"You have to catch the baseball."
Over the past few years, it's been nearly impossible to be a semi-regular viewer of White Sox telecasts without hearing Ken Harrelson explain that "first rule of baseball" to viewers. It's safe to say that when Hawk repeats this, he's not referring to Ultimate Zone Rating or any other advanced defensive metric. Rather, it's a saying born out of frustration at games the White Sox have lost due to simple, observable miscues with the leather. Hawk is talking about errors.
Any fan knows the sting of a baseball game lost due to a fielding error at a critical juncture. There's plenty of ways to lose, but the error stands as one of the toughest to swallow. Even though walk-off homers and opposing team shutouts can suck, there's something particularly grating about errors. They seem so unnecessary, so preventable. They get the iffa-woulda-coulda-shouldas going. Making the routine play is such a thankless job. If you screw up, everyone remembers it. If you succeed, you get a golf clap and it's forgotten after the next pitch is thrown.
Hawk Harrelson, the voice that so often echoes the passionate side of the White Sox faithful during games, knows this better than anyone. After all, he has a legitimate case to be labeled as the team's biggest fan. When the defense chokes with the game on the line, it hits him more than most. The frustration clearly sticks with Hawk, because his thoughts on the broadcasts counterintuitively imply that error prevention is more important than things that play greater roles in the outcome, like hitting or pitching*.
However, it's possible that the repetitiveness of Hawk's statement and the availability of better fielding metrics might cause us to look past the impact that errors can have on a game. After all, they are really bad events, particularly ones that turn an almost-certain out into a baserunner. Let's say a ground ball goes through the second baseman's legs for a single. Ideally, this takes place with two outs and no one on base, in which case the 2014 run expectancy matrix says it's worth just 0.2 runs. If the bases are loaded, botching that grounder could easily be worth about three runs.
That math doesn't take into account the mental effect that an error might have on a pitcher. Few, if any major league pitchers are immune to frustration, and frustration can make a person lose focus. Furthermore, despite the advancement of pitching statistics, ERA can still play a role in salary negotiations and is still very widely used. There's something of an absolution that comes to the pitcher when a fielding error extends an inning, since the pitcher knows that no "unearned" runs that cross the plate after that point in the inning will tarnish his ERA. Major league pitchers aren't ignorant of basic statistics, and it's a good bet that this thought at least crosses their minds.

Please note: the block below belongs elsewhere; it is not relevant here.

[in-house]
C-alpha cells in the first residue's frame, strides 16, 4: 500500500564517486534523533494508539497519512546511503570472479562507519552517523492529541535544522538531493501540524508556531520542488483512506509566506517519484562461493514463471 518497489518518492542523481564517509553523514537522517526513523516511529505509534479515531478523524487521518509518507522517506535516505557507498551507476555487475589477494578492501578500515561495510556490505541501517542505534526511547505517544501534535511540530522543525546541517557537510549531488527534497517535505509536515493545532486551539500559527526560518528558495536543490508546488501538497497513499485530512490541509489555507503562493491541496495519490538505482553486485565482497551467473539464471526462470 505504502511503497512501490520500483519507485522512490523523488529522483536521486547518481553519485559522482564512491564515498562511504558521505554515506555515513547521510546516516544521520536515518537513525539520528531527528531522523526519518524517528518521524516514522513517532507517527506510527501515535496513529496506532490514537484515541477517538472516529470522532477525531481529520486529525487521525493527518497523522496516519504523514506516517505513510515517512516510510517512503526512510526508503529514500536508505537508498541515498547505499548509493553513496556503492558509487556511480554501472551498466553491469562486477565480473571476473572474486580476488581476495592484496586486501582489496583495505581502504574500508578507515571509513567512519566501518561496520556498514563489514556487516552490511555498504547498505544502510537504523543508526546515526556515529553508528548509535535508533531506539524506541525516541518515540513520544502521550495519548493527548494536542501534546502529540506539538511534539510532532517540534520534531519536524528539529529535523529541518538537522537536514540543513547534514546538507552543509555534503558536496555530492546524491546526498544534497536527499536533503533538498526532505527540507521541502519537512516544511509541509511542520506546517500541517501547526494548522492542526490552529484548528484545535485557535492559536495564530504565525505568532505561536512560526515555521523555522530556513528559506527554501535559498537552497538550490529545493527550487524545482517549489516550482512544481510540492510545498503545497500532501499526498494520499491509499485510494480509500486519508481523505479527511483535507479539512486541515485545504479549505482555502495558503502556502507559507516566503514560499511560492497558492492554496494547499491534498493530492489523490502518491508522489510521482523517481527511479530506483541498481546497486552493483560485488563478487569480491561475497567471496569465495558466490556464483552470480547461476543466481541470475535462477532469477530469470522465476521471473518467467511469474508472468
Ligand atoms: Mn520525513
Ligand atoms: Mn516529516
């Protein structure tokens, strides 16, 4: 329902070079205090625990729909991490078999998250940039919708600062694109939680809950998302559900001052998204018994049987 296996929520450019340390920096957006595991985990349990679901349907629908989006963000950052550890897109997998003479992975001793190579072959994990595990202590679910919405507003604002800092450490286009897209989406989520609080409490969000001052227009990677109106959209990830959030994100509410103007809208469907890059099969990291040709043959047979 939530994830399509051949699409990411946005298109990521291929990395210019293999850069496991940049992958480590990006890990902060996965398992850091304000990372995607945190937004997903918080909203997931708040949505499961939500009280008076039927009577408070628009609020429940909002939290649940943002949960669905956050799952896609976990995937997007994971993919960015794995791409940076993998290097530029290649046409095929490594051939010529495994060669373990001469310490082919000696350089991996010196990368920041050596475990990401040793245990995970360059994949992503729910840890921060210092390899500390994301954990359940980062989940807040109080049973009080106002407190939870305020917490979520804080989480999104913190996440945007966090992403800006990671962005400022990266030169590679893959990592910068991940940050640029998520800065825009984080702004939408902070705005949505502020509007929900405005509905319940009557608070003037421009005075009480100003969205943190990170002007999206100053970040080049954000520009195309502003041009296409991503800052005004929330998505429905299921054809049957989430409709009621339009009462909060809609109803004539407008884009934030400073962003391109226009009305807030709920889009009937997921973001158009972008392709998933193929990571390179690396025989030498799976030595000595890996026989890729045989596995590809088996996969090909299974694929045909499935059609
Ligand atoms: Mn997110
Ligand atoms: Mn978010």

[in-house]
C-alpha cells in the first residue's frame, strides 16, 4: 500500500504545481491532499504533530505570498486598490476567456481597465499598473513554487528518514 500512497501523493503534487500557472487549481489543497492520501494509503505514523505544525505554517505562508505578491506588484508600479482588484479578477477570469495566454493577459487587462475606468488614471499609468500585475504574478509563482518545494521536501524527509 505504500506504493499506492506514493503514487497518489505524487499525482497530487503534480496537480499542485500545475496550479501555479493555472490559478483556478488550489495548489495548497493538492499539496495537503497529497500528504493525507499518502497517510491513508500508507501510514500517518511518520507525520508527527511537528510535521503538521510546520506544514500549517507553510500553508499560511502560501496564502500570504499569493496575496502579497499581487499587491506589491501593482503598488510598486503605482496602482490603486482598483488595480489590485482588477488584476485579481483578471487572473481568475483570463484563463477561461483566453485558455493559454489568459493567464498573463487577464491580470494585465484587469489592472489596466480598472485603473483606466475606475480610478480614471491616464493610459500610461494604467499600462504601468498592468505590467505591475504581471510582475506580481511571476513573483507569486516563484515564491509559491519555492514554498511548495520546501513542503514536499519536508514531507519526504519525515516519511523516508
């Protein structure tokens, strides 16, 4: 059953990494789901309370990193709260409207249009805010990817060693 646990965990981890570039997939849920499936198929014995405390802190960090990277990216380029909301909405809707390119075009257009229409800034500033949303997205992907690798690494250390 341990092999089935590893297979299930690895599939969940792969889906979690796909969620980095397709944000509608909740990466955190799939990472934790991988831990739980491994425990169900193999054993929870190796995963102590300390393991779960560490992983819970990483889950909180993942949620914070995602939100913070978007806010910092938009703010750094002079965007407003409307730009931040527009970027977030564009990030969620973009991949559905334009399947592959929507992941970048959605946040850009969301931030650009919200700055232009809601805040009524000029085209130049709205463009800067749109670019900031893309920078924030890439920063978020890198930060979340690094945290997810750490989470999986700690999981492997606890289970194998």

So errors are bad, and it's not news that they have a negative correlation to winning. However, I was curious about the strength of that correlation for the 2014 White Sox. I scanned through the box scores for the season, and after Friday, the White Sox are 35-27 in games in which they don't commit an error. That pace would yield about 91 wins over the course of a full season.
Further still, the Sox have played 32 games this year in which they've committed fewer errors than their opponents. Of those 31 games, they've won 19. That's a 96-win pace. On the flip side, when the Sox commit more errors than their opponents, their winning percentage has been .344, which extrapolates to 56 wins, seven worse than the dumpster fire that was the 2013 White Sox.
This brings us back to Hawk. Ken Harrelson has repeatedly said that when the White Sox catch the baseball, they're a good team. I can't speak for everyone, but when he says that, I often smirk and say to myself, "No, they're still a couple bats, a bullpen, and a couple starter's arms short." But looking at the actual results, it's tough to argue with him. He's not looking at the team's wOBA or FIP or anything like that. He's just looking at the events that take place when the team wins and the events that take place when it loses. Without looking at high-level advanced stats, he's come to a conclusion that's supported by the results. It may not be all that helpful, because no team can play error-free ball for 162 games, but it's true that when the Sox have played clean defense, they've generally been winners in spite of the team's other flaws.
"Hit the baseball" and "pitch the baseball" are still more important directives, of course. However, the next time Hawk harps on how important it is to "catch the baseball". I'll probably tone down the smirk a little bit.
*Well, starting pitching anyway. From what I gather, the importance of the bullpen gives fielding a run for its money.